A $26.5 million partnership has been signed by AFEX, a Nigerian commodities trading platform, the United Kingdom’s development finance institution (DFI) and the British International Investment (BII) to assist small-scale farmers across Africa. BII stated that the investment will be used to promote structural developments in the agricultural industry that is in Africa. Hence, the investment will enhance food security efforts and support small-scale farmers. The investment will also entail launching and development of a soybeans processing plant in Nigeria south-western state, Ibadan, in 2025.
Also, the investment will be implemented towards constructing 20 modern warehouses in countries like Uganda, Kenya and Nigeria, as stated by the UK firm. The warehouses will be used along with AFEX’s warehouses, which are more than 200 in the aforementioned countries. BII is optimistic that the fund will also avail next-generation software and warehouse technology that targets post-harvest pricing. It was stated that there is potential in smart storage solutions for preservation of the lifespan of harvested crop.
It will increase the incomes of the farmers by over 200 percent.
Additional warehouse, according to the investment company, will generate 230,000 MT of storage capacity which will equip about 200,000 farmers to have access to low-cost storage and maximization of sales from crop harvest. Significantly, it will increase the incomes of the farmers by over 200 percent. BII announced that it is vital to assist small-scale farmers to attain a fair wage. This is to guarantee that the farmers remain in operation and ensure production of higher quality crops for local consumption.
According to BII, agriculture in Uganda, Kenya and Nigeria is accountable for a quarter of GDP and ensures employment of 70 percent of their populations, of whom 80 percent are subsistence and small-scale farmers. Currently, due to poor reliability on sales from crop harvests, limited market access and macroeconomic uncertainty, farmers encounter a difficult financial outlook. Consequently, incomes of farmers are greatly affected by the extreme weather events and inflation of the prices of agricultural inputs, even as yields have fallen.
State of emergency on food security was declared by Nigerian President.
More so, the development of a soybean processing plant in the third-largest city by population in Nigeria, Ibadan, and the construction of a drying facility in Uganda will be initiated through the capital. The impact investment firm hopes to see the soybeans and storage processing facilities yield more than 80 permanent roles and 700 temporary jobs. 25 million Nigerians were projected by the United Nations Children’s Fund (UNICEF) to likely experience hunger around June and August this year if measures are not taken.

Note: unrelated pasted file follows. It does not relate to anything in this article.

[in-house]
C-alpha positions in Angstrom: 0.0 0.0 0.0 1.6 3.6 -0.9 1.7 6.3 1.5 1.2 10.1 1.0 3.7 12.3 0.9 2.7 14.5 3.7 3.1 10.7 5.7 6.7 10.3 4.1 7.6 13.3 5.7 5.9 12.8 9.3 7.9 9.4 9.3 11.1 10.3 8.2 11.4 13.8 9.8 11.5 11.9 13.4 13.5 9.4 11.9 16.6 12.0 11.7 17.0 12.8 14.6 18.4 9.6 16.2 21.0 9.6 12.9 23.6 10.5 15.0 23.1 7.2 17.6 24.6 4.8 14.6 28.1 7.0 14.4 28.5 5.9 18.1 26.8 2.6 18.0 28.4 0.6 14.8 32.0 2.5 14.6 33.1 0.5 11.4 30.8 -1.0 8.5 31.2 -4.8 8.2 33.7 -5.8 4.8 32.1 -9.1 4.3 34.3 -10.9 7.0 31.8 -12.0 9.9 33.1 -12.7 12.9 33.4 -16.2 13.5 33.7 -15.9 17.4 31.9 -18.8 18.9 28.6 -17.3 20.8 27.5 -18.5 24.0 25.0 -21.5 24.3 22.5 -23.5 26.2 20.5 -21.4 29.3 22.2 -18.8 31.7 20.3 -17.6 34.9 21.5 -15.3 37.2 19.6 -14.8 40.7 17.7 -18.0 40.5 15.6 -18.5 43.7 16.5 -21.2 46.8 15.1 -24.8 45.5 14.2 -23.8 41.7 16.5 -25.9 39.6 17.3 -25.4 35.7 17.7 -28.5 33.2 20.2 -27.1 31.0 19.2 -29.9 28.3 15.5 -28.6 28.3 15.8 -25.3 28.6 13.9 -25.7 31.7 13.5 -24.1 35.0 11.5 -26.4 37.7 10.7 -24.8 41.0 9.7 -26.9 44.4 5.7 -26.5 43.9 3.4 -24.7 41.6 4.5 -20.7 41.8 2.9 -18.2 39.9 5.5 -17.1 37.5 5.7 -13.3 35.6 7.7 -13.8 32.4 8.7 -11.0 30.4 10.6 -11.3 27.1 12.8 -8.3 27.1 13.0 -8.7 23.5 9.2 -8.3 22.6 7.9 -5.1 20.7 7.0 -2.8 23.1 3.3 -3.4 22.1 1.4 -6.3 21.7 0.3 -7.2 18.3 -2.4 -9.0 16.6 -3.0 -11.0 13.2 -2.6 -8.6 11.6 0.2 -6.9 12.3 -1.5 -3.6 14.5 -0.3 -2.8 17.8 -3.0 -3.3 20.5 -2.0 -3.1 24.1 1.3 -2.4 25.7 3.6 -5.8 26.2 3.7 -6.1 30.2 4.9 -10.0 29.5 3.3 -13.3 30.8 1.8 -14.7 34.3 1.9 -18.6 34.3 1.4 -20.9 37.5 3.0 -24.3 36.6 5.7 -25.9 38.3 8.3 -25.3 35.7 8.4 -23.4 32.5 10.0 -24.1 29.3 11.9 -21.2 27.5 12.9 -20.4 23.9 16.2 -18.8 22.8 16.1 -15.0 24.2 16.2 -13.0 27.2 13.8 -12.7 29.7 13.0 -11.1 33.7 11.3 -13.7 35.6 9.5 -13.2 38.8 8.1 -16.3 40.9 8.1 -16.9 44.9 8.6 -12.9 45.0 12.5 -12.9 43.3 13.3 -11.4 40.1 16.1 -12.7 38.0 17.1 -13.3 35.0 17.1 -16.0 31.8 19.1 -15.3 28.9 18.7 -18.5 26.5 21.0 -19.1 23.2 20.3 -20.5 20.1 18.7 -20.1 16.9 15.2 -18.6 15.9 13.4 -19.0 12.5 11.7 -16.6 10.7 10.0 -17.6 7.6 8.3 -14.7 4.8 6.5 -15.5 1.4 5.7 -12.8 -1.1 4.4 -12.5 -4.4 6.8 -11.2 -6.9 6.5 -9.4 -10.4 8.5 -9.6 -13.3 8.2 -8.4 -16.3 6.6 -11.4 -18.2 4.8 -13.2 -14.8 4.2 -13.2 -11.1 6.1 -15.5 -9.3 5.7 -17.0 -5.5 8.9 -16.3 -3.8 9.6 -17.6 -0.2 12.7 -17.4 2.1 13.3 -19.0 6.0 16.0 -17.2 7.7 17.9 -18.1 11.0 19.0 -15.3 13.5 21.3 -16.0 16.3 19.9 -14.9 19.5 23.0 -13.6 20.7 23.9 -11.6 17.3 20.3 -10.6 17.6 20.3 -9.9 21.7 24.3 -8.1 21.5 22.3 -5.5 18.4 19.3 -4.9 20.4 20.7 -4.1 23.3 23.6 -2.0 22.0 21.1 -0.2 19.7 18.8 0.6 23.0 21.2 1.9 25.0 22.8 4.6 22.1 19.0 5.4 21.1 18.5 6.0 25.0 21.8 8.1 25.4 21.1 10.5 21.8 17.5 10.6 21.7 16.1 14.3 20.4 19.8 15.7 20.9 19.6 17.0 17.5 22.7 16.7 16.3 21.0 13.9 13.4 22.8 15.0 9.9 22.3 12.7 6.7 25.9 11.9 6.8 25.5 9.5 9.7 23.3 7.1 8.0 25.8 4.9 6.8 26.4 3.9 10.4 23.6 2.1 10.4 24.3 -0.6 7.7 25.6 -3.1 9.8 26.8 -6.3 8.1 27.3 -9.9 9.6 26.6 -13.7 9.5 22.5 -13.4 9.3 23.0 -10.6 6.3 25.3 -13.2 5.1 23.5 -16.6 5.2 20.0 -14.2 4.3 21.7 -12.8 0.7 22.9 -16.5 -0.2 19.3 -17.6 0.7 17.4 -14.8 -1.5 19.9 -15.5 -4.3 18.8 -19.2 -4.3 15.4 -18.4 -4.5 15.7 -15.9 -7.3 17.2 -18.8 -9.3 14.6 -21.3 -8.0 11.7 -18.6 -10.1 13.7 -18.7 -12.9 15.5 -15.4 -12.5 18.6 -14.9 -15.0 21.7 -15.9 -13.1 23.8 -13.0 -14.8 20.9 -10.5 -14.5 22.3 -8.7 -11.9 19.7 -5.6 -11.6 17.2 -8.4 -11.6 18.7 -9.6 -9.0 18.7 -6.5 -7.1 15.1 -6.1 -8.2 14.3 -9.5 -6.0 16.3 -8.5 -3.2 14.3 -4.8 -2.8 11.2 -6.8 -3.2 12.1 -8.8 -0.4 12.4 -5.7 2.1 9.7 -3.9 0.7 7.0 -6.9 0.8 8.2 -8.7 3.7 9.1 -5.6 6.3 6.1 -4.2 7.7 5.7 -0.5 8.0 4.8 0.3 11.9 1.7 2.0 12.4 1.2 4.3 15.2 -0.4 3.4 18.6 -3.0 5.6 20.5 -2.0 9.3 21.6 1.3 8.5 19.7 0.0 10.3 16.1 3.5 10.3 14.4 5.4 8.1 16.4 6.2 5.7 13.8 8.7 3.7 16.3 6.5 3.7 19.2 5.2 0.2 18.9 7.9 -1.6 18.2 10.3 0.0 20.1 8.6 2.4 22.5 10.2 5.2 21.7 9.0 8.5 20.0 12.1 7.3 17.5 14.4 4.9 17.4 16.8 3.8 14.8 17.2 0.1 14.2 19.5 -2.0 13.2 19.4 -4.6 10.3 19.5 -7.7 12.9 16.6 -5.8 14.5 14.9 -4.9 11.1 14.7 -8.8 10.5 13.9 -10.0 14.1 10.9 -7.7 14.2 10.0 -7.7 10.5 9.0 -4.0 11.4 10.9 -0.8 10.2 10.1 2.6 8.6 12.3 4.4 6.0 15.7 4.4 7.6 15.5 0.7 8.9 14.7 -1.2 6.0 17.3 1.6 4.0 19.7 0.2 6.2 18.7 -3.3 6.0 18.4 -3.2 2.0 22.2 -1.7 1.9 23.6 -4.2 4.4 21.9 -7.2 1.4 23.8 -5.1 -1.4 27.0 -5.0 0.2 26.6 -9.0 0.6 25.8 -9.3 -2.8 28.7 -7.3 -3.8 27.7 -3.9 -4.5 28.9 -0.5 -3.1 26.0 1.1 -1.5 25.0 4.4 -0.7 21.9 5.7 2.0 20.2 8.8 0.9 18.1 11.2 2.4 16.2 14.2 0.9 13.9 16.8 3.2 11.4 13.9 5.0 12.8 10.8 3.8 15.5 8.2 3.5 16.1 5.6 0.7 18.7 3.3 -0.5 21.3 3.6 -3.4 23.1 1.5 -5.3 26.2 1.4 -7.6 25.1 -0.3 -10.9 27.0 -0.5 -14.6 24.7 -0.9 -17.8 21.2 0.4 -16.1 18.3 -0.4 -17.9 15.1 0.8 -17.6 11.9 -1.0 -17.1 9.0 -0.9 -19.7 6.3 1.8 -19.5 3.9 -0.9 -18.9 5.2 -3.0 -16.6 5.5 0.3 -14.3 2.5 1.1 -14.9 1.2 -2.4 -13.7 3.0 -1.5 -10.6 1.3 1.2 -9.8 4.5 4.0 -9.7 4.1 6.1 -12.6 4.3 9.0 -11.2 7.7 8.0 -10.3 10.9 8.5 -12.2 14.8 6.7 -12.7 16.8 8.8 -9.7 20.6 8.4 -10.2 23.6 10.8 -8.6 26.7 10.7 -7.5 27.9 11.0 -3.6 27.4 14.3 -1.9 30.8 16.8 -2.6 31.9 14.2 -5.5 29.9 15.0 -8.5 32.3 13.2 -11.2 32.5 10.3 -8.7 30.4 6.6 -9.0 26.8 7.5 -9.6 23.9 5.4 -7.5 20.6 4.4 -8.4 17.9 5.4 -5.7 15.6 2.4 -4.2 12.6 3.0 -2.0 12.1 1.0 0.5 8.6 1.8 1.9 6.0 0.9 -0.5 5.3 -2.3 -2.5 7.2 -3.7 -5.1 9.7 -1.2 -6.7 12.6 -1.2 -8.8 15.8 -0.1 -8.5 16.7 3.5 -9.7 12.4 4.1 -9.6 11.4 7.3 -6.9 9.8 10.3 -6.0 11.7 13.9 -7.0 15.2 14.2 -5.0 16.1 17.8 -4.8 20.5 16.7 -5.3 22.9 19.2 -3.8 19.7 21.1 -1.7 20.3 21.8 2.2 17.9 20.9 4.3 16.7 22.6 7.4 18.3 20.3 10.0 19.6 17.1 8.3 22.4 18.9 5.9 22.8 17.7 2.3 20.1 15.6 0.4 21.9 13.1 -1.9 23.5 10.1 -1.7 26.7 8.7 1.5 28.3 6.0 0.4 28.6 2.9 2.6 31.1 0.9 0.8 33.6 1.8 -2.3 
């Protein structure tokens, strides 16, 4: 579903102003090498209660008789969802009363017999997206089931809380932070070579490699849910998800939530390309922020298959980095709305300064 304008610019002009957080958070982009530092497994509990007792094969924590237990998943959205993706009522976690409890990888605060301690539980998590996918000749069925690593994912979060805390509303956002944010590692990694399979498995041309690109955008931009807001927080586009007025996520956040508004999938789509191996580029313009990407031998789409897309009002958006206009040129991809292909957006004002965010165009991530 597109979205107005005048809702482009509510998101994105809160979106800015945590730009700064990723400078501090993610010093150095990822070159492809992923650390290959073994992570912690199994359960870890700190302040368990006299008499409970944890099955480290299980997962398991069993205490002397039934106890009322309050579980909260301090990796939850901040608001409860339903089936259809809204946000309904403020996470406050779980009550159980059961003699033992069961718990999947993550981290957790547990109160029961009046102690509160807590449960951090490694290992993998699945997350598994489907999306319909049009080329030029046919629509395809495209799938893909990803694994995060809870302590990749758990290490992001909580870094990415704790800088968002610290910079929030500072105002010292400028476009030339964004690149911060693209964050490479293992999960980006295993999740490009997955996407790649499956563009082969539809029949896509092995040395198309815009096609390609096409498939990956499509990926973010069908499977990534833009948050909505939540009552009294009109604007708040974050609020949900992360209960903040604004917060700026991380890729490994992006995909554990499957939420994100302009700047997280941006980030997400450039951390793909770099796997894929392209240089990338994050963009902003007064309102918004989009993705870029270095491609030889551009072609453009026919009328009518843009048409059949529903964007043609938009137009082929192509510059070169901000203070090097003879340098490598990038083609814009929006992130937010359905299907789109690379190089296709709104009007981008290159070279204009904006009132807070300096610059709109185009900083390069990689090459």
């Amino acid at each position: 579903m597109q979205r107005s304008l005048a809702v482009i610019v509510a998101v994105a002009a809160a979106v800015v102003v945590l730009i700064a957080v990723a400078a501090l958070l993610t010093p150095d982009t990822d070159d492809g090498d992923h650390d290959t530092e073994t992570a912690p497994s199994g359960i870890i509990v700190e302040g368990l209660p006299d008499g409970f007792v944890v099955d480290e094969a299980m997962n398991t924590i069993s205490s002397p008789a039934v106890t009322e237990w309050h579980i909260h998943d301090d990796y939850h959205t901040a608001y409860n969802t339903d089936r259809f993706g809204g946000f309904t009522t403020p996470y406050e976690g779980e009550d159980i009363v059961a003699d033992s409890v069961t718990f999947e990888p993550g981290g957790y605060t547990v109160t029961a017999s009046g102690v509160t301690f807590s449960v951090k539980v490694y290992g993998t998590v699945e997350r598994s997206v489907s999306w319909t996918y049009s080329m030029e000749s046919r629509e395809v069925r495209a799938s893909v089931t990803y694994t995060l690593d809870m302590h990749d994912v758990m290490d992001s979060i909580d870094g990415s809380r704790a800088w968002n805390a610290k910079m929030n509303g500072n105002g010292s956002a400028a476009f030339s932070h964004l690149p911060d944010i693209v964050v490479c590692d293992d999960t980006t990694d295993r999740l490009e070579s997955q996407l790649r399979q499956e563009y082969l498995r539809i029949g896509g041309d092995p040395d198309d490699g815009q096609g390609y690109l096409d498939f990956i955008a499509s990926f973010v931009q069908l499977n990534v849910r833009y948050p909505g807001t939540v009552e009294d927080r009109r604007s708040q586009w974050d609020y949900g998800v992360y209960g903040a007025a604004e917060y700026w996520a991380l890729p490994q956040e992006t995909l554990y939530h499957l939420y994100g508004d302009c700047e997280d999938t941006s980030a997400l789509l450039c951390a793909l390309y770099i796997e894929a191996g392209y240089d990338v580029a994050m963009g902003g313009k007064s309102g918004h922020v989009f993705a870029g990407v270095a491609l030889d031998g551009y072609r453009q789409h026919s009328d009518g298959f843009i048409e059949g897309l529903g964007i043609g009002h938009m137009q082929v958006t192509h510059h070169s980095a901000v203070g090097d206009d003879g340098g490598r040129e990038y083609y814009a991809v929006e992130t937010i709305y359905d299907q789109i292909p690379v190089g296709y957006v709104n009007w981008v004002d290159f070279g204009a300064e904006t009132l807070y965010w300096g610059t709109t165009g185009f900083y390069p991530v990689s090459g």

The World Bank announced that 64 million Nigerians are in danger of emergency nutritional and food assistance as a result of the effects of increasing inflation of prices of goods, climate change, and many more factors. Thus, a state of emergency on food security was declared by President Bola Tinubu on July 13 this year. Owing to the declaration, the national security council (NSC) purview of matters included concerns of essential livelihood items, affordability and availability of water and food. According to the federal government, savings that were generated from petrol subsidy removal will be used to revamp the agricultural sector.
Agricultural productivity in Nigeria will be enhanced by investment.
However, the declaration of a state of emergency on food security was viewed as a restatement of the vulnerability of Nigeria’s food ecosystem by some experts. The British deputy high commissioner in Lagos, Jonny Baxter, restated that the investment will bolster food security and support agricultural productivity in Nigeria. Baxter said that agricultural sector takes a vital position in the economy of the country, acting a major role in investment potential and job creation. BII’s chief executive officer, (CEO), Nick O’Donohoe, stated that Africa’s food import bill was estimated by the World Bank to have reached $30 billion.
British International Investment: Website